Corruption Perception Index: Ghana is More Corrupt Than It Was 4 Years Ago

Ghana has dropped its lowest in corruption rating for the past four years, according to the latest Corruption Perception Index.

Sponsored by the Transparency International, the index indicates that Ghana has scored 43 points in its 2016 rating which was released Wednesday, 25 January 2017. With the rating, the country has had the worst performance in corruption since 2012.

According to the report,  “Ghana scored 43 points out of a possible clean score of 100 and ranked the country 70 out of 176 countries included in this year’s index. The CPI 2016 used nine (9) out of the (13) data sources of independent institutions with a high level of credibility to compute the index for Ghana.”

In comparison to previous years, Ghana has had the best outing in 2014 when it scored 48 points. In 2012 ghana scored 45 points, 46 in 2013 and 47 in 2015.

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It has however performed better than most other African countries including Somalia which is the most corrupt, followed by South Sudan.  It has also performed better than countries like Burkina Faso, Tunisia, Morocco, Côte d´Ivoire, Egypt, Nigeria, and Guinea.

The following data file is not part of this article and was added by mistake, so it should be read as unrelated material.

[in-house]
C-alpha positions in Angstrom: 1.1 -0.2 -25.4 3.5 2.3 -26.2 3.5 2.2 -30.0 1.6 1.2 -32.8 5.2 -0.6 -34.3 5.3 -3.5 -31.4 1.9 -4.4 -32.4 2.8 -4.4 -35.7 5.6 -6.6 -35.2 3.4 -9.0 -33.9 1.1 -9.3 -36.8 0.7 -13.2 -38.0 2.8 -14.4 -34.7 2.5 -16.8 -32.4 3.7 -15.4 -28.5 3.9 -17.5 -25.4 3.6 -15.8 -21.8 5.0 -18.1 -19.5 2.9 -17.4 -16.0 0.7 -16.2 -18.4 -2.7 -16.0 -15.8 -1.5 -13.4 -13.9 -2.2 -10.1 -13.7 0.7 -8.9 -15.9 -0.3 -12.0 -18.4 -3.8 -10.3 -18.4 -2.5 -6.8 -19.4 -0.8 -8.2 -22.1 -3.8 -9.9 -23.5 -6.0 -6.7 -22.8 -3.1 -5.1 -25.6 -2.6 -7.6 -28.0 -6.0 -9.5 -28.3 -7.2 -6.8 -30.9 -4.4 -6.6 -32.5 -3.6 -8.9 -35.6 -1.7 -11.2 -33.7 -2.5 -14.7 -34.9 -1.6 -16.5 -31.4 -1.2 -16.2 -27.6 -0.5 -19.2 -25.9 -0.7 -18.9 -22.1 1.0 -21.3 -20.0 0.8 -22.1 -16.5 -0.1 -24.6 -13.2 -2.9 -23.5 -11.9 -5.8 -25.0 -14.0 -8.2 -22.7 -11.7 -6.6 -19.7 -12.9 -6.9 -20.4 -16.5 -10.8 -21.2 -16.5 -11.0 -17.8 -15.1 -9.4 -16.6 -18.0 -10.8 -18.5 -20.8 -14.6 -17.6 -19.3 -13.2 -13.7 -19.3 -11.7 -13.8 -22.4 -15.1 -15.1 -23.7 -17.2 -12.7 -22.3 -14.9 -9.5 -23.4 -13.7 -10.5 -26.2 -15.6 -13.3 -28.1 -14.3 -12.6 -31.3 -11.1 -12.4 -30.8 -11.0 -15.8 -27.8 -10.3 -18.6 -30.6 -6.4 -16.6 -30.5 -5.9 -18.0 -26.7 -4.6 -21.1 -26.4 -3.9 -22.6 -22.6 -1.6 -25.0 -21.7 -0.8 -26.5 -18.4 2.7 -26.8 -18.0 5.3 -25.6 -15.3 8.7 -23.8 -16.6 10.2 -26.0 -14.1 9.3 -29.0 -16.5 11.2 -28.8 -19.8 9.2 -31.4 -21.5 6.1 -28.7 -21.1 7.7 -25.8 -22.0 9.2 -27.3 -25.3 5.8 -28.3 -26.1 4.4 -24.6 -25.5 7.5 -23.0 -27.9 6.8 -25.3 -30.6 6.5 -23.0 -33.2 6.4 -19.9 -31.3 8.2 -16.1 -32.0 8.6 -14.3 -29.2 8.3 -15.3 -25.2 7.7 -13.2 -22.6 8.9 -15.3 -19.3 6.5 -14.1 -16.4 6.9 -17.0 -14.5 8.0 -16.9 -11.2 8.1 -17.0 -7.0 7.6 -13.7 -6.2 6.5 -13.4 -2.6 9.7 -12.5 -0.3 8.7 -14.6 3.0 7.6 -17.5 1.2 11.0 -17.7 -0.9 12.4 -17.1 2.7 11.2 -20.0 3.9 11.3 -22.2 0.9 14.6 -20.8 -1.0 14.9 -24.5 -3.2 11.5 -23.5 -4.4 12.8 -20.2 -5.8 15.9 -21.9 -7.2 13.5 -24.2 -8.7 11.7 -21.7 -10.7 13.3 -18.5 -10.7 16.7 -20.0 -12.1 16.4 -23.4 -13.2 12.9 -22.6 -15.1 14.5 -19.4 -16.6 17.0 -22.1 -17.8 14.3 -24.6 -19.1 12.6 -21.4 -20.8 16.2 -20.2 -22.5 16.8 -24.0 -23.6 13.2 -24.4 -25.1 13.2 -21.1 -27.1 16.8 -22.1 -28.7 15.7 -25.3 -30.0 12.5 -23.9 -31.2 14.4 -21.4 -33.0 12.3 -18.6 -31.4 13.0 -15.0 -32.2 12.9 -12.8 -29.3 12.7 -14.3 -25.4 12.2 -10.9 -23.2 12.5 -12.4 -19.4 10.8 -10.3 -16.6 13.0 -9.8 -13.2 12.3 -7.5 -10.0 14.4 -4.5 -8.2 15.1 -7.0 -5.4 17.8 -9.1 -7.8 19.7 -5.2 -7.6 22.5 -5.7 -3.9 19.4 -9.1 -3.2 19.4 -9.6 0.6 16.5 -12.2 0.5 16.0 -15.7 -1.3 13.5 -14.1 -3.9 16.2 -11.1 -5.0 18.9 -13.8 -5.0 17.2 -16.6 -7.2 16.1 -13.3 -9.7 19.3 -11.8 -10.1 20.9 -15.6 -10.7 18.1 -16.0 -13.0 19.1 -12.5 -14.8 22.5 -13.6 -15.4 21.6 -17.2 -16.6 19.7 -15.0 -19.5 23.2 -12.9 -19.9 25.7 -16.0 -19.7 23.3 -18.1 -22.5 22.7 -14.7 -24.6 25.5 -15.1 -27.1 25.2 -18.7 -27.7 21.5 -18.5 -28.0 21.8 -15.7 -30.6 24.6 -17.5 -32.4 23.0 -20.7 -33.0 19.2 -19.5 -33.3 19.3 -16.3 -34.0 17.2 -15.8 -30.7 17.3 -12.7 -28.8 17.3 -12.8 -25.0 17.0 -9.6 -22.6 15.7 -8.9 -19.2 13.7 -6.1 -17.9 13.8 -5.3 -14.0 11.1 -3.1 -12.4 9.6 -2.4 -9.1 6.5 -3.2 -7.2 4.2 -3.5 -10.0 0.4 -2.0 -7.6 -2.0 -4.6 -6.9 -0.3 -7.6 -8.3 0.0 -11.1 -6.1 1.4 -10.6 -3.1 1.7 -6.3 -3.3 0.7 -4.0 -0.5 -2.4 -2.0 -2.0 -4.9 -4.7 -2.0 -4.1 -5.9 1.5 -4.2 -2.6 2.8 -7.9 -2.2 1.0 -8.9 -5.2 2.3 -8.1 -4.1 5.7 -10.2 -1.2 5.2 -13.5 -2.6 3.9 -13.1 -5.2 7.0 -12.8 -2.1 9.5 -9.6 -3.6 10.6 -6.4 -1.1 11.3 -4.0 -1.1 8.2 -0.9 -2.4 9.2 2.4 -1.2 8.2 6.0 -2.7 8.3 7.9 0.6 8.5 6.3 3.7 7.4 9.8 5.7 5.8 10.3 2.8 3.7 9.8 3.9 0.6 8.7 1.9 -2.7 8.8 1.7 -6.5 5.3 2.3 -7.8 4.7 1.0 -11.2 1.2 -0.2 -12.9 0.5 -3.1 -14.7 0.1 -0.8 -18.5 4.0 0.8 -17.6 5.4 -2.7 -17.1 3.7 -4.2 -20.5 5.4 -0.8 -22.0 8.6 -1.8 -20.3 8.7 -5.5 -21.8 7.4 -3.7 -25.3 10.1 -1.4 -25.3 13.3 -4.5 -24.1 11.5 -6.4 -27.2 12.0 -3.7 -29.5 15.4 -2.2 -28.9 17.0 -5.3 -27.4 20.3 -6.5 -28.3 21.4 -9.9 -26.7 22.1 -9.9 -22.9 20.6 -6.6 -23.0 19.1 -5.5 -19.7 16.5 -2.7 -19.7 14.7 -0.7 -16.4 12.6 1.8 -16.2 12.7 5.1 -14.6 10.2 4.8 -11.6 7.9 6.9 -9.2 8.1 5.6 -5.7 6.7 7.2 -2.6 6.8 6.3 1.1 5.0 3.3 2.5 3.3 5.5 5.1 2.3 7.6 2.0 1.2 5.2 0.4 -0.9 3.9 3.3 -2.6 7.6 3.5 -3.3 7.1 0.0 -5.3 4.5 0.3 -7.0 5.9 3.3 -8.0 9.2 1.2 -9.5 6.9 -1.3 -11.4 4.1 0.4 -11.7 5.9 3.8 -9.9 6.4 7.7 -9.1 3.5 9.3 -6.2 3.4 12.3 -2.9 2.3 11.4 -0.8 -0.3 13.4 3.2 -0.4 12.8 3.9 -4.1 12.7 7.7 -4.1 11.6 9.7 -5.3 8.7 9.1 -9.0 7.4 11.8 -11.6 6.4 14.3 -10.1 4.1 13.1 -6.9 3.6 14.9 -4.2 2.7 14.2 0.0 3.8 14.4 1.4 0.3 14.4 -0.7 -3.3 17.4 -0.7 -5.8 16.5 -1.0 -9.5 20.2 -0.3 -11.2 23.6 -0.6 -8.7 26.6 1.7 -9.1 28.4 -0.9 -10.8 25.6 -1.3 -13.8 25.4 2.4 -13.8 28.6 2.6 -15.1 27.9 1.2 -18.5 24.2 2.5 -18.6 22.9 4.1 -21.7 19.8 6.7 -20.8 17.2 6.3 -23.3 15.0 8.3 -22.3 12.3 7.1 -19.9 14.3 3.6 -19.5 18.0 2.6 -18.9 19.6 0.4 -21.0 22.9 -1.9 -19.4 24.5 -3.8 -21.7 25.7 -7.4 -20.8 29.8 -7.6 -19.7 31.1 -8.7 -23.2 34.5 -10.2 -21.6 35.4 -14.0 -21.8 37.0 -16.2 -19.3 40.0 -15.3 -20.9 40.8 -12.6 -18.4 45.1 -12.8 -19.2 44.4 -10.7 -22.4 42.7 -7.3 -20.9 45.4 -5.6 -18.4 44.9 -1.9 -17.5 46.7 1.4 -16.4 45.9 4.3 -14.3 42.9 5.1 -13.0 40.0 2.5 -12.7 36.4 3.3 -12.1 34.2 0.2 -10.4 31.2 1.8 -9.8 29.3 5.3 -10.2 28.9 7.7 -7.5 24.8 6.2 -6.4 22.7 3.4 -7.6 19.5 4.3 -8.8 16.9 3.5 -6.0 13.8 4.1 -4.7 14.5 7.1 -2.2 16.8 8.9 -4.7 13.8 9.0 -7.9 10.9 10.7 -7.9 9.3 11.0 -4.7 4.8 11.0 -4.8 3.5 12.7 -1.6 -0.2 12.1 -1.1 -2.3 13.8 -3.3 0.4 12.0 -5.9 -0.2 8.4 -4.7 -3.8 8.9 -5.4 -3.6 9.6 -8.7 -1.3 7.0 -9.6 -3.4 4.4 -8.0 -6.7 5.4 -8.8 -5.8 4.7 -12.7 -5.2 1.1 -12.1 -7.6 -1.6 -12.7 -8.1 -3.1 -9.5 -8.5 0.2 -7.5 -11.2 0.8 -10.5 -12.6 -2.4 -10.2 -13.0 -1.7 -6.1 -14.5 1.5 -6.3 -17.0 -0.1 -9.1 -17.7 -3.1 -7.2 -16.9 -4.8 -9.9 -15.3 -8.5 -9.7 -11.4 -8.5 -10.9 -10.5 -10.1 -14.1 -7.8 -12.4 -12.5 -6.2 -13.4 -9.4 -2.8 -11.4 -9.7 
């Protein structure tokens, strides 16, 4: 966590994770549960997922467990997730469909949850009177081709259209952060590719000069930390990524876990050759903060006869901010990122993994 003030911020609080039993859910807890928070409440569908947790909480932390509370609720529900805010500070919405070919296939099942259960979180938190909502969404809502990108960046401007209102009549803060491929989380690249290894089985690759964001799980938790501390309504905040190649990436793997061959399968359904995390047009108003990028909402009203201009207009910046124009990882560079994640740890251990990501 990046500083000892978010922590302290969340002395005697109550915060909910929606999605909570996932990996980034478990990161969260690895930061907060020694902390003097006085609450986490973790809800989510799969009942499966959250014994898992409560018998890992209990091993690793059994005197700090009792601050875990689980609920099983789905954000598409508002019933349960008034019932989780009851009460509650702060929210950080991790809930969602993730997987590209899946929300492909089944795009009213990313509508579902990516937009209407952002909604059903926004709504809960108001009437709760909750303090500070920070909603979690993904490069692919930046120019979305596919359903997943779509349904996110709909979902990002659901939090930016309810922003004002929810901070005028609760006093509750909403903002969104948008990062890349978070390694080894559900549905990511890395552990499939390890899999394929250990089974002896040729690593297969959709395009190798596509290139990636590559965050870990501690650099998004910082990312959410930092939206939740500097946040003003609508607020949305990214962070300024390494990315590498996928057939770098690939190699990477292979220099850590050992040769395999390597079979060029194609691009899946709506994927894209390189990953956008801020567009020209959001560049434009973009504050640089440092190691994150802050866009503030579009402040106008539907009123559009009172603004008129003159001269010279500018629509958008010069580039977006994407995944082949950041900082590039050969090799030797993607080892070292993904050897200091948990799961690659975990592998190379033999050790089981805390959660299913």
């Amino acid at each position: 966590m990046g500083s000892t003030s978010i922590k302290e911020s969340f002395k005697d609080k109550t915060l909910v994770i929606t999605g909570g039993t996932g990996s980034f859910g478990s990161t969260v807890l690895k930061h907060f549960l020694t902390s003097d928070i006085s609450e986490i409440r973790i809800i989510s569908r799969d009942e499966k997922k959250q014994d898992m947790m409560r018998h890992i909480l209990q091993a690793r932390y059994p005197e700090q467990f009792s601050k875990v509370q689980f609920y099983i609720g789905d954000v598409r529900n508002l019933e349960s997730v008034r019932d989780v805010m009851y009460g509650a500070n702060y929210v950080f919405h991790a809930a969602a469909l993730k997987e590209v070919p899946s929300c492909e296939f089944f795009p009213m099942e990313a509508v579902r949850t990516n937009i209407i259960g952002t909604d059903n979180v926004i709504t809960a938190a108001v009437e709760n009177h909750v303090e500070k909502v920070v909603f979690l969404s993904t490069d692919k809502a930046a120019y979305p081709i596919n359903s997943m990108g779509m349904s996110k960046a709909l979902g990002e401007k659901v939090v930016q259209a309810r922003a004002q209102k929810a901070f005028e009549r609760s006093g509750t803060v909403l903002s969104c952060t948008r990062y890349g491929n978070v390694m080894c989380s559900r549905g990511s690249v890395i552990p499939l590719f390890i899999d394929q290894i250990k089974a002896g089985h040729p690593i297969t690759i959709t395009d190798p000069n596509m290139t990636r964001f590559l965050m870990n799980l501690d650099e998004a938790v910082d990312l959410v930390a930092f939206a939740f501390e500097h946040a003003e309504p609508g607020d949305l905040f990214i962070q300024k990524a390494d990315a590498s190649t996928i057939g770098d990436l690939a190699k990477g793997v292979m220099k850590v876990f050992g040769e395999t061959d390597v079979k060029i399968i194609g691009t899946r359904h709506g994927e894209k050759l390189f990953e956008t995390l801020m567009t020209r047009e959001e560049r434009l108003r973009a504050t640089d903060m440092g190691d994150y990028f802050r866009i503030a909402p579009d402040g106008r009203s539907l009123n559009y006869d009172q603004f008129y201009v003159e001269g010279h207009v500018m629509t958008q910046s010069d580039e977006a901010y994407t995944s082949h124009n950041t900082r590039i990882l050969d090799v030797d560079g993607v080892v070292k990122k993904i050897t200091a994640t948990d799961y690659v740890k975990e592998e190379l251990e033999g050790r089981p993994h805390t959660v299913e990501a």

According to the Corruption Perception Index, Botswana has once again emerged the least corrupt country in Africa with a score of 60, ranking 35 globally. It is closely followed by Cape Verde with a score of 59 and ranking 38 globally. Third and fourth positions were occupied by Mauritius and Rwanda with both scoring 54 and ranked 50 globally.

The West African country has, however, performed better than very big economies of the world including China and Russia. It has also performed better than countries like Brazil, Mexico, and Iraq.

Corruption Perception Index Global Ranking

On the global stage, Denmark and New Zealand have been rated as the best with scores of 90. They are closely followed by Finland (89) and Sweden (88).

While it is made clear that no country is completely free of corruption, top performers have high scores in the openness of government, press freedom, civil liberties and independent judicial systems.

Somalia has for the tenth year running, held on as the worst performer on the index, scoring only 10. South Sudan is second to bottom with a score of 11, followed by North Korea (12) and Syria (13). The worst performing countries on the index are also characterised by widespread impunity, poor governance and weak institutions.

There is a great decline in the overall performance of countries in the latest corruption ranking than others improved. Countries in troubled regions, particularly in the Middle East, have seen the most substantial drops this year.